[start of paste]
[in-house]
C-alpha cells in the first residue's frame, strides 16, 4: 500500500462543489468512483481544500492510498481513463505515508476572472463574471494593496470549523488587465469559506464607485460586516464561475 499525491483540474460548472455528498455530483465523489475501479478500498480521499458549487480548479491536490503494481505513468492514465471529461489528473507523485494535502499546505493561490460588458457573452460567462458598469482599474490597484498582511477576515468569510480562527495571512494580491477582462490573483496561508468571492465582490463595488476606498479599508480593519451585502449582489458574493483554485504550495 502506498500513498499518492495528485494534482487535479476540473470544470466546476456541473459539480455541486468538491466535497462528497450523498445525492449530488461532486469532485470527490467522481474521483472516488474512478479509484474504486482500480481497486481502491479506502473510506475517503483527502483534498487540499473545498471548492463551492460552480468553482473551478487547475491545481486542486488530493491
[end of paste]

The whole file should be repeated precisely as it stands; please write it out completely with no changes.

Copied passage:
[in-house]
C-alpha cells in the first residue's frame, strides 16, 4: 500500500462543489468512483481544500492510498481513463505515508476572472463574471494593496470549523488587465469559506464607485460586516464561475 499525491483540474460548472455528498455530483465523489475501479478500498480521499458549487480548479491536490503494481505513468492514465471529461489528473507523485494535502499546505493561490460588458457573452460567462458598469482599474490597484498582511477576515468569510480562527495571512494580491477582462490573483496561508468571492465582490463595488476606498479599508480593519451585502449582489458574493483554485504550495 502506498500513498499518492495528485494534482487535479476540473470544470466546476456541473459539480455541486468538491466535497462528497450523498445525492449530488461532486469532485470527490467522481474521483472516488474512478479509484474504486482500480481497486481502491479506502473510506475517503483527502483534498487540499473545498471548492463551492460552480468553482473551478487547475491545481486542486488530493491